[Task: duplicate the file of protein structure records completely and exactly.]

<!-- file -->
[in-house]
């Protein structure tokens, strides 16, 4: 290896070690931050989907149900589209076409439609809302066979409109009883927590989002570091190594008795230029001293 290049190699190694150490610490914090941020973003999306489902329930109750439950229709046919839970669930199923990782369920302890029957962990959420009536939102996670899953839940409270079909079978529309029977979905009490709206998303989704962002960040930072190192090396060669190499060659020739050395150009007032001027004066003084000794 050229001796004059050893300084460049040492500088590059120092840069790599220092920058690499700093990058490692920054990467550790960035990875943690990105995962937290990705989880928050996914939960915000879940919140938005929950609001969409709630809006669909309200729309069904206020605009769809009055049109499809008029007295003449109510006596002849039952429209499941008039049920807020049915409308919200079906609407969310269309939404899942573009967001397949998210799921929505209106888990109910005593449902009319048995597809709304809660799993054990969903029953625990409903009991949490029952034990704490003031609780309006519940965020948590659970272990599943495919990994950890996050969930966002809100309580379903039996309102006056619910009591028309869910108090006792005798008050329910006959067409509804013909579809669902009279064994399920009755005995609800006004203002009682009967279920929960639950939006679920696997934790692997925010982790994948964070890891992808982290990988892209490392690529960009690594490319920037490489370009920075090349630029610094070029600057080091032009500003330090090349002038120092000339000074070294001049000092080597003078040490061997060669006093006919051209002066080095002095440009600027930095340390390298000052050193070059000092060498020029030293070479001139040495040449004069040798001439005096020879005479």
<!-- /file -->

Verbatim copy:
[in-house]
């Protein structure tokens, strides 16, 4: 290896070690931050989907149900589209076409439609809302066979409109009883927590989002570091190594008795230029001293 290049190699190694150490610490914090941020973003999306489902329930109750439950229709046919839970669930199923990782369920302890029957962990959420009536939102996670899953839940409270079909079978529309029977979905009490709206998303989704962002960040930072190192090396060669190499060659020739050395150009007032001027004066003084000794 050229001796004059050893300084460049040492500088590059120092840069790599220092920058690499700093990058490692920054990467550790960035990875943690990105995962937290990705989880928050996914939960915000879940919140938005929950609001969409709630809006669909309200729309069904206020605009769809009055049109499809008029007295003449109510006596002849039952429209499941008039049920807020049915409308919200079906609407969310269309939404899942573009967001397949998210799921929505209106888990109910005593449902009319048995597809709304809660799993054990969903029953625990409903009991949490029952034990704490003031609780309006519940965020948590659970272990599943495919990994950890996050969930966002809100309580379903039996309102006056619910009591028309869910108090006792005798008050329910006959067409509804013909579809669902009279064994399920009755005995609800006004203002009682009967279920929960639950939006679920696997934790692997925010982790994948964070890891992808982290990988892209490392690529960009690594490319920037490489370009920075090349630029610094070029600057080091032009500003330090090349002038120092000339000074070294001049000092080597003078040490061997060669006093006919051209002066080095002095440009600027930095340390390298000052050193070059000092060498020029030293070479001139040495040449004069040798001439005096020879005479």